- Press notices
Train operator fined £75,000 for failing to protect safety of passengers
16 September 2013
First Capital Connect (FCC) has today been fined a total of £75,000 and ordered to pay costs of £27,718 following a prosecution brought by the Office of Rail Regulation (ORR) after the company failed to protect the safety of passengers trapped on a broken down train at Dock Junction, London, in May 2011.
During the evening rush hour on 26 May 2011, an FCC service from Brighton to Bedford lost power and became stranded for approximately three hours, with around 700 passengers on board, at Dock Junction between St Pancras International and Kentish Town stations in North London. ORR’s investigation found that FCC had not adequately planned its response to deal with stranded trains or provided those on board with accurate information, working ventilation or toilet facilities. Passengers were forced to call National Rail Enquiries for updates and throughout the three hour period were repeatedly informed a rescue train would be arriving in ten minutes. Inaccurate passenger information updates and poor conditions on board resulted in many passengers opening the doors and leaving the train.
The risk of passengers taking independent action to leave the train in conditions such as these had already been recognised by the rail industry. FCC failed to act on relevant guidance developed after previous incidents of stranded trains. FCC pleaded guilty today to a charge under section 3(1) of the Health and Safety at Work etc. Act 1974.
Ian Prosser, ORR’s Director of Safety, said:
“ORR’s investigation into First Capital Connects’ response to a broken down train in North London highlighted that passengers were treated with a distinct lack of care, as the company committed a catalogue of errors.
“The company left hundreds of passengers trapped on a train for three hours with no air conditioning, toilets or communication system. The company’s response significantly increased the risk of passengers independently leaving the train onto the tracks, when the safest place for them was to stay on board until told otherwise.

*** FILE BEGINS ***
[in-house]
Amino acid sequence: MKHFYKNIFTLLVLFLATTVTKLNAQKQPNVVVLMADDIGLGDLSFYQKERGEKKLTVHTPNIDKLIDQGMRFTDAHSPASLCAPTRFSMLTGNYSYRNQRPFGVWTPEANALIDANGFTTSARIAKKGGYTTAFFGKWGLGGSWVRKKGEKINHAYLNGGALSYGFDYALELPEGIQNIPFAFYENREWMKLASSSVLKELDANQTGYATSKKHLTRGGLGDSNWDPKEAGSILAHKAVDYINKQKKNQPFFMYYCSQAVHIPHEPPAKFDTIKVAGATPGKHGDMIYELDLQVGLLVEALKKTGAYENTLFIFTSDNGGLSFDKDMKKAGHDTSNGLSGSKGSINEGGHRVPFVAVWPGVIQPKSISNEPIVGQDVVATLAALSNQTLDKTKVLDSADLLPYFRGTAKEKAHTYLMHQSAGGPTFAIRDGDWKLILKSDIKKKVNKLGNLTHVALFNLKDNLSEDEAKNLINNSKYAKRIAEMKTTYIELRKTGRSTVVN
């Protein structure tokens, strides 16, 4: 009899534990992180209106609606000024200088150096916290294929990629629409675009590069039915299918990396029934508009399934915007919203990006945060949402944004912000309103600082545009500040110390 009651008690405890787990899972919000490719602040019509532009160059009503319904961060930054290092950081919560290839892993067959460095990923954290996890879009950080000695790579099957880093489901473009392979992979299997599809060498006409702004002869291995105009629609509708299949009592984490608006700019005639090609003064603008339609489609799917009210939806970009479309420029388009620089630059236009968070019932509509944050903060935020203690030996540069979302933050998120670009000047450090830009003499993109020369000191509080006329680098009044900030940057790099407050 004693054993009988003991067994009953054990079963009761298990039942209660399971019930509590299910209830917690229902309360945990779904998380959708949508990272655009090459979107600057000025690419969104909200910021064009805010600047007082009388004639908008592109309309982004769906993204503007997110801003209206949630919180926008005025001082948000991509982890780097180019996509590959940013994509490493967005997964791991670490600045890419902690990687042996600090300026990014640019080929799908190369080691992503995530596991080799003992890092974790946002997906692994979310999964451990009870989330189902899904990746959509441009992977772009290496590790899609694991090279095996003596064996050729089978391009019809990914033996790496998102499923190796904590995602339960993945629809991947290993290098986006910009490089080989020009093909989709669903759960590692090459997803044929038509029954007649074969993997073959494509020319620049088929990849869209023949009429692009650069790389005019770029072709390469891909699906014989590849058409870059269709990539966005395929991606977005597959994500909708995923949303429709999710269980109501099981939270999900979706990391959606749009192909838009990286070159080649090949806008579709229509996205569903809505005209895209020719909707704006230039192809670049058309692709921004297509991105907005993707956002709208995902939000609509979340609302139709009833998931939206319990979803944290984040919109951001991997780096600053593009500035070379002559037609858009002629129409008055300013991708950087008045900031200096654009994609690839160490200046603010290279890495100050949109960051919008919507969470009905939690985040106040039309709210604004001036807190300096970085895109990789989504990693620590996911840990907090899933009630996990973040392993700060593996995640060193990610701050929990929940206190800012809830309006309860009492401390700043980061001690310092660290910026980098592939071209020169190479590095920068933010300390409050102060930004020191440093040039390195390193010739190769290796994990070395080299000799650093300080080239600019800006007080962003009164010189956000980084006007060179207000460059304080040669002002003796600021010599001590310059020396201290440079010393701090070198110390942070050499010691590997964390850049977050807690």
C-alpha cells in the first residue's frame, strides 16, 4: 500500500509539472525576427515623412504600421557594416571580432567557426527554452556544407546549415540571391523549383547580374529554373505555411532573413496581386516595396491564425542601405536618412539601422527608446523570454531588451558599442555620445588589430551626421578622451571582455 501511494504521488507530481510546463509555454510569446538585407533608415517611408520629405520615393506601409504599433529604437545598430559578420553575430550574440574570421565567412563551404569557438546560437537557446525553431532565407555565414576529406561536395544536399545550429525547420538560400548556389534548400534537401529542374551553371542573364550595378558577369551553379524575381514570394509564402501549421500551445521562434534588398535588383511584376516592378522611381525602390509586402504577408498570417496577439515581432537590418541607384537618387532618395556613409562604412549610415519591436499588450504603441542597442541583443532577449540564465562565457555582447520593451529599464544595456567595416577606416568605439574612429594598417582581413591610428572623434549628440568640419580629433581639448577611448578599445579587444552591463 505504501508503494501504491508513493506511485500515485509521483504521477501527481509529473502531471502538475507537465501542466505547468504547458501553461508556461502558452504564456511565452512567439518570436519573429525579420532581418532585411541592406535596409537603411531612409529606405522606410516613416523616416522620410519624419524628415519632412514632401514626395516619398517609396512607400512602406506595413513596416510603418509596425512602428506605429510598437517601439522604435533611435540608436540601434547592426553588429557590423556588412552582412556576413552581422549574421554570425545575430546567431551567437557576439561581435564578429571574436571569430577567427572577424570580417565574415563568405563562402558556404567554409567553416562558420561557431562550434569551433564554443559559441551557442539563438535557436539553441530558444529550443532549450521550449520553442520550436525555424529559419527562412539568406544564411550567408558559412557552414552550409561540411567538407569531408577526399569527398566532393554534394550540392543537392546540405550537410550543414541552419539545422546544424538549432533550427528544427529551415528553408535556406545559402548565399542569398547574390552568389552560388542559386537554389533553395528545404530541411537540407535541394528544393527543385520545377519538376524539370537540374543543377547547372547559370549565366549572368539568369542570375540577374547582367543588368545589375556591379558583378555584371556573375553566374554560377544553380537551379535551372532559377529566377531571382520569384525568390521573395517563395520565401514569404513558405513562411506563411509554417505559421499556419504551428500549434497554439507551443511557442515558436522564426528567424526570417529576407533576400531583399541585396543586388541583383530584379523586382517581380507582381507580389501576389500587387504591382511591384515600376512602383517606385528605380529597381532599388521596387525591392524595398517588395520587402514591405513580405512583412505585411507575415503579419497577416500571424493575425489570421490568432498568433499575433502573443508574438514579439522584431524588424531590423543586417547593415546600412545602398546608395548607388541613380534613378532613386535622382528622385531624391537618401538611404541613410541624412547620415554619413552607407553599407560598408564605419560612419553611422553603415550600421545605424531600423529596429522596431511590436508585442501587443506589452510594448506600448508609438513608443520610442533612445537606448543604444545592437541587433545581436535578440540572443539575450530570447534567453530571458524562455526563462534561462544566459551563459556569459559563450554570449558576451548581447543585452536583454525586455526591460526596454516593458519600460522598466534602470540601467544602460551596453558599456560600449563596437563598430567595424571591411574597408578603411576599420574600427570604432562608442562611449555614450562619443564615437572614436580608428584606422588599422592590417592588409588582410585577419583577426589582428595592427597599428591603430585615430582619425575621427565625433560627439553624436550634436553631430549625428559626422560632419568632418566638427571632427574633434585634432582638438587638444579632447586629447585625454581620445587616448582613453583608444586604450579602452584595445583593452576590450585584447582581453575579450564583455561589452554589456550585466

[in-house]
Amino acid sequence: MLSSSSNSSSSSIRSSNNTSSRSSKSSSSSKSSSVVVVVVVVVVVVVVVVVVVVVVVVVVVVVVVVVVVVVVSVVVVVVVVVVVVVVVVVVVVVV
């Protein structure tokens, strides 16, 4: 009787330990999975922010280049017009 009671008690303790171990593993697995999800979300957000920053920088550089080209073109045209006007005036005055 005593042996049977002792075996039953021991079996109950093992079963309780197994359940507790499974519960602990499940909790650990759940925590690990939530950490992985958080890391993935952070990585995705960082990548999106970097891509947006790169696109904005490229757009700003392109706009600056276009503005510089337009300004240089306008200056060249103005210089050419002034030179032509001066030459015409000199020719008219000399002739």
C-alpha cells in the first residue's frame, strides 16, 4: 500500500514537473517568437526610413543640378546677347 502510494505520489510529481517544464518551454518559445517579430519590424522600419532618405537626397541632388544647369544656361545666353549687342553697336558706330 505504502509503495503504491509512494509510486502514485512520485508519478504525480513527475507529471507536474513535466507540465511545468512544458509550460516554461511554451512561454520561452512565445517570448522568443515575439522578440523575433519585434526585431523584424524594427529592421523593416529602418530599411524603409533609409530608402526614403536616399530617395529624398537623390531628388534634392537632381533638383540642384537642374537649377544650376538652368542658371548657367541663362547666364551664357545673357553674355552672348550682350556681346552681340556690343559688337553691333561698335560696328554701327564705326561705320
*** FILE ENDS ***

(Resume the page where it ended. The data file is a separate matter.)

“Since the incident, First Capital Connect has taken steps to rectify their management of similar situations. ORR is monitoring the company and will not hesitate to take action to ensure passengers are not placed in such a position again. Accurate and timely passenger information is essential not only for those planning journeys, but as this incident demonstrates, is critical for the safe running of the railways.”
Notes to editors
- The Office of Rail Regulation is the independent safety and economic regulator for Great Britain’s railways. Follow the Office of Rail Regulation on @railregulation
- First Capital Connect pleaded guilty to a charge under section 3(1) of the Health and Safety at Work etc. Act 1974 at Blackfriars Crown Court, on 16 September 2013. The charge related to the company’s failure to properly manage the risks associated with a full broken down train which was stranded between stations for an extended period of time.
- The court heard that FCC also disabled an important safety system which meant the driver was unaware that doors had been re-opened when, with passengers outside, the train was tested and moved. Additionally, a number of doors were still open when the train eventually travelled to its destination at Kentish Town Station.
- The incident was subject to a Rail Accident Investigation Branch (RAIB) investigation, this is available to read online at: http://www.raib.gov.uk/publications/investigation_reports/reports_2012/report072012.cfm
- Since the incident, FCC has taken steps to rectify their management of similar situations, including training staff, developing new methods of communication, sending more staff to assist with incidents and providing trains with door ventilation kits.
- Passengers self-evacuating a stranded train are exposed to significant safety risks, including dangers from moving trains, power cables, weather and ground conditions. The safest option for passengers in these circumstances is to remain on the train until told otherwise.